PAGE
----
Despite its fantastical lynchpin, Too Cool to be Forgotten essentially depends on psychological realism to reach its satori-like conclusion. Joshua Cotter’s magnificent Skyscrapers of the Midwest takes a different tack, using surrealism and formalism to convey its main character’s bildungsroman. Part of the fractured nature of the story comes from the fact that it was originally published in installments, of course, but even so, Cotter makes the most of his piecemeal project by inserting metatextual elements—fake ads, for example—that reflect the story back to itself and place the dreamlike narrative at an intriguing, resonant remove. And dream itself is part of the story, insofar as our protagonist’s tortured youth is spent fantasizing about something better—whether robots, Jesus, or a healthier home life. (As with Craig Thomson’s wonderful Blankets, the book’s even-keel presentation when it comes to the more fundamentalist branches of religion is a strength, keeping things complex and in play where a lesser writer might demonize and simplify.) And Cotter’s evocative illustrations do as good a job at blending reality and fantasy as his writing, staying just one side of whacky while feeling like they could transmogrify on the page at any moment. With such a stunning first major work, Cotter is destined for great things.
One could say the same about Dash Shaw’s Bottomless Belly Button. More family drama than coming of age story, it still belongs on this list for how deftly it handles the sweeping eddies of memory and occurrence that change us from our parents’ children into our own selves. Here the motivating device is the bombshell of an older couple announcing their divorce to their three grown children at the family’s beach house, and how it brings to the surface unresolved issues in each of their lives. For while the Loony children may be grown—David is having troubles in his own marriage, and Claire has a 16-year-old daughter, a character who throws the thready fringes of coming of age into stark relief—they still must travel through this trauma as accumulations of their younger selves, a process Shaw shows brilliantly. The entire work has the claustrophobic grace of a Woody Allen film, but Shaw does things that only comics can: for one, he bridges the gap between fantasy and reality by depicting Peter, the youngest Loony who sees himself (and is perhaps seen) as apart from his parents and siblings, throughout the entire narrative as an anthropomorphized frog. He also smartly refuses to offer an omniscient take on the events, save for the quiet move of labeling objects as the story unfolds, a move that, like Cotter’s metatextual elements in Skyscrapers, reminds us that the cartoonist is indeed God in this universe, even if he refuses to offer judgment.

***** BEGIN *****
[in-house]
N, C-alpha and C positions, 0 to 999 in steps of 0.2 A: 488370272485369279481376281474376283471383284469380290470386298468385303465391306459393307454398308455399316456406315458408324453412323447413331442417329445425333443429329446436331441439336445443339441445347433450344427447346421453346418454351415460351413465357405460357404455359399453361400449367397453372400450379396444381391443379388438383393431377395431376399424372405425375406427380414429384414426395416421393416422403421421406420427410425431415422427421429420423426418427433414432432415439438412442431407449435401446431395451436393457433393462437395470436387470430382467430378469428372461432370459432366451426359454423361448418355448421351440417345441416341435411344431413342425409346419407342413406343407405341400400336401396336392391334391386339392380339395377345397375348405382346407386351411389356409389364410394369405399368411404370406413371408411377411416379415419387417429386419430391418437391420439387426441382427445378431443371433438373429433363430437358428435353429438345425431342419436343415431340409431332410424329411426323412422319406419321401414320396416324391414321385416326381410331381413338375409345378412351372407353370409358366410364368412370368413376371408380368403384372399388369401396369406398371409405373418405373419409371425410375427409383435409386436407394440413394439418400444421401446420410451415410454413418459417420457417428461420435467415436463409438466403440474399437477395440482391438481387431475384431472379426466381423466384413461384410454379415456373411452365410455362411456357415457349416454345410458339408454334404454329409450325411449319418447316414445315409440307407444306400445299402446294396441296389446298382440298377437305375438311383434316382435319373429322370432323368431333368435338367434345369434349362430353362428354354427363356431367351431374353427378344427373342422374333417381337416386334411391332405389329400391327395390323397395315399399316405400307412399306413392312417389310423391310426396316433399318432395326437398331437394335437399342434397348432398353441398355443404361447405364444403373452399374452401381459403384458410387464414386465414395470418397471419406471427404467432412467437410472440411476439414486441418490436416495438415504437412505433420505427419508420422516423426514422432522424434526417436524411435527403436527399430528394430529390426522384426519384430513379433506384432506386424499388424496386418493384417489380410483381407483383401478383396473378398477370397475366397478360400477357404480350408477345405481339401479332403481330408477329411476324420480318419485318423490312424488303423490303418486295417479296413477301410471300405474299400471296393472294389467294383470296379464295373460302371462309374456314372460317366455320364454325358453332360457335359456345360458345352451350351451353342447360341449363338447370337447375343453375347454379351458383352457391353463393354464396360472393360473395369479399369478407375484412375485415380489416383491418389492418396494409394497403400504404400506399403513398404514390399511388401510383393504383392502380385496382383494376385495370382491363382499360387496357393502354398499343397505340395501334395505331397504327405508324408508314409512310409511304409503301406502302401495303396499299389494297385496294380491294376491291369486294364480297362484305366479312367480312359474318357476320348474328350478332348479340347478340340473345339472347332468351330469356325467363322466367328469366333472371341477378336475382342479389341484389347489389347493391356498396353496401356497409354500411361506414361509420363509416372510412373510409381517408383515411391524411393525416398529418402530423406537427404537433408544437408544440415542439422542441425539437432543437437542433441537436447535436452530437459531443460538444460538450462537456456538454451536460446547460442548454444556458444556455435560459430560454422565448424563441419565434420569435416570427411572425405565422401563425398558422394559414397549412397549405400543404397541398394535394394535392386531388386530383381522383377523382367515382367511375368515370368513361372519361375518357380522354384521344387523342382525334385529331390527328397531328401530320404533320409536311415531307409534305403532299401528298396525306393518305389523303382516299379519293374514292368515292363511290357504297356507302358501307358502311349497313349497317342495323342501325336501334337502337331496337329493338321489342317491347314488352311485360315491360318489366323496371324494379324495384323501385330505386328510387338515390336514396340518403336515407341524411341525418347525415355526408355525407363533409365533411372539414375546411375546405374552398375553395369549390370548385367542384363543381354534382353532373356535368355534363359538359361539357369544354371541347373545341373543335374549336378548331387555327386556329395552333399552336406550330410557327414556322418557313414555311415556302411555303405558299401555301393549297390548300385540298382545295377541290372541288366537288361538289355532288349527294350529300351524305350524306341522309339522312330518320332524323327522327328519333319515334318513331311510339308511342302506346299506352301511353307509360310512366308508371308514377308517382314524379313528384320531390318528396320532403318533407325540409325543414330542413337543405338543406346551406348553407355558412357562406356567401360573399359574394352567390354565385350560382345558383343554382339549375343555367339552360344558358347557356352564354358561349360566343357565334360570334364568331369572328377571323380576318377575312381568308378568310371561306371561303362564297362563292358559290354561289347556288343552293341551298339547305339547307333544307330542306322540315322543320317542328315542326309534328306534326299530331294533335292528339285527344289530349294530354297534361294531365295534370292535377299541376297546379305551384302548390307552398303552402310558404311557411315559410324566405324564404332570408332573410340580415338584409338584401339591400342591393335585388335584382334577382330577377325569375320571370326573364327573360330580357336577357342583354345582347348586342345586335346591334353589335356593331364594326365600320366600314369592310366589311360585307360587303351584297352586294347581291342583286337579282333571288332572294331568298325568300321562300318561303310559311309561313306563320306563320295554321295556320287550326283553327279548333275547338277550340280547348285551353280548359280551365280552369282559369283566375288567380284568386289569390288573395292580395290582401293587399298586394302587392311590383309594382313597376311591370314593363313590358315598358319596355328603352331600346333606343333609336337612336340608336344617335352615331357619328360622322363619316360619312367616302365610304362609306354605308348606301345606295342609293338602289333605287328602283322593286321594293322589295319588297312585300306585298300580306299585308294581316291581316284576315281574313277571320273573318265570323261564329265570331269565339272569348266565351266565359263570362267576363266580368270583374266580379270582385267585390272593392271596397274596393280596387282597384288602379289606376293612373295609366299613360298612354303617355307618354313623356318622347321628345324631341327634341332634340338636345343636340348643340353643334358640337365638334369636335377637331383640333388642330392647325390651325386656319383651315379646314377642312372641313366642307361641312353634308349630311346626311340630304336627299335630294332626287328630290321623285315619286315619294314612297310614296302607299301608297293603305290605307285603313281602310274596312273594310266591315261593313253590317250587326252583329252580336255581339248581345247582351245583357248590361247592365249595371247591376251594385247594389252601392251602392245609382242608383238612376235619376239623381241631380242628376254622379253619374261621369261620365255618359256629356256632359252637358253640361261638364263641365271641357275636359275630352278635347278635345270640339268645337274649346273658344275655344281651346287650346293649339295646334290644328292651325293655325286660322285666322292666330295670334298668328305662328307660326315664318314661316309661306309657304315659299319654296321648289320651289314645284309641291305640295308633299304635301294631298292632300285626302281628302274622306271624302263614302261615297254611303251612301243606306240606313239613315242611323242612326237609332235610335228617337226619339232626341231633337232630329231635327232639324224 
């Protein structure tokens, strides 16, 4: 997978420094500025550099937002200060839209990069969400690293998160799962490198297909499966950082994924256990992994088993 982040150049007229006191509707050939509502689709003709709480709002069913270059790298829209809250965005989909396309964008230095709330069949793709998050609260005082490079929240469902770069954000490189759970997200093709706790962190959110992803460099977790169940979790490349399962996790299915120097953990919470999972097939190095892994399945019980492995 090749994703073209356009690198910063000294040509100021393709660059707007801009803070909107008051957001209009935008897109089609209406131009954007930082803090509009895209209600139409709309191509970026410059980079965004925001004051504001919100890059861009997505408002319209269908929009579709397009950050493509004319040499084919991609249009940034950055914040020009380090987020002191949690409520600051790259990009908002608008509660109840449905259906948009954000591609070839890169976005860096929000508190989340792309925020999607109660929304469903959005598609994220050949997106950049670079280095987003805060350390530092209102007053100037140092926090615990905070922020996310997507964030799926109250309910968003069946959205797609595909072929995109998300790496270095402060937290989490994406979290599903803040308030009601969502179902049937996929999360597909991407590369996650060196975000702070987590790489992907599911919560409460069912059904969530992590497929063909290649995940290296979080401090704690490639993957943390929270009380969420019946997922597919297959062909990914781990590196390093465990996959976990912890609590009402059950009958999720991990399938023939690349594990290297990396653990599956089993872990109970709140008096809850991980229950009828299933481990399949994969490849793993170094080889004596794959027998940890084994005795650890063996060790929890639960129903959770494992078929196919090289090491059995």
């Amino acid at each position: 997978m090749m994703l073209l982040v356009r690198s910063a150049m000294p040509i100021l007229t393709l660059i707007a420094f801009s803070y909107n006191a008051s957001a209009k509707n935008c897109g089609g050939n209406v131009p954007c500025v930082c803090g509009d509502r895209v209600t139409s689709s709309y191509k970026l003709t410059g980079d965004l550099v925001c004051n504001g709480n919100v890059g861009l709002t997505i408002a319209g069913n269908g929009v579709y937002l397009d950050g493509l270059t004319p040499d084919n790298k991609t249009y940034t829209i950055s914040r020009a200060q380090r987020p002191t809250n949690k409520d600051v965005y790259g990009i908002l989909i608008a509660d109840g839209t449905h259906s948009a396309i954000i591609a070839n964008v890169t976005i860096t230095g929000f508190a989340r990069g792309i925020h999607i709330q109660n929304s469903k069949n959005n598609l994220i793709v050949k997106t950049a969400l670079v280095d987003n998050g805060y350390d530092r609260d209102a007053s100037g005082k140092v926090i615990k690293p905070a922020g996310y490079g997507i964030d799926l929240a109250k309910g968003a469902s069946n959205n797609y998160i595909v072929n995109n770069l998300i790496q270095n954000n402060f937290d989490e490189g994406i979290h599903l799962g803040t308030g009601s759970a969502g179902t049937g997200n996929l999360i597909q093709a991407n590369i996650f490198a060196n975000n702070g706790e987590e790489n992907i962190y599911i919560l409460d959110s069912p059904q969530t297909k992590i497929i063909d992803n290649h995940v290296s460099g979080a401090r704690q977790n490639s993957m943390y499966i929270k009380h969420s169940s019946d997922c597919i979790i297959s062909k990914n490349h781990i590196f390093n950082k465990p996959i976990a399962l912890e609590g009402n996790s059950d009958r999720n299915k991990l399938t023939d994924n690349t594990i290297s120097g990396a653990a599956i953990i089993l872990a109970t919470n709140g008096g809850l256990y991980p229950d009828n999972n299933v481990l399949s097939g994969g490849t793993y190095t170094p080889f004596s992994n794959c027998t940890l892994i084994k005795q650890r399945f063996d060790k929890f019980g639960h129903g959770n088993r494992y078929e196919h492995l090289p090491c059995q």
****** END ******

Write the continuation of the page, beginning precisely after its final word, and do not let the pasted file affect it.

Of course, these are but three examples of how smartly graphic novels can treat the tired and tireless subject of growing up; a fuller presentation could easily fill a book, one that includes autobiographical comics and teen superheroes and the hordes of other ways that graphic novelists go in search of lost time. Meanwhile, suffice it to say that these books—three of the best graphic novels of 2008 by any measure—hold important aspects of this prismatic theme up to the light, dazzling as they do so.
Rain Taxi Online Edition, Winter 2008/2009 | © Rain Taxi, Inc. 2008/2009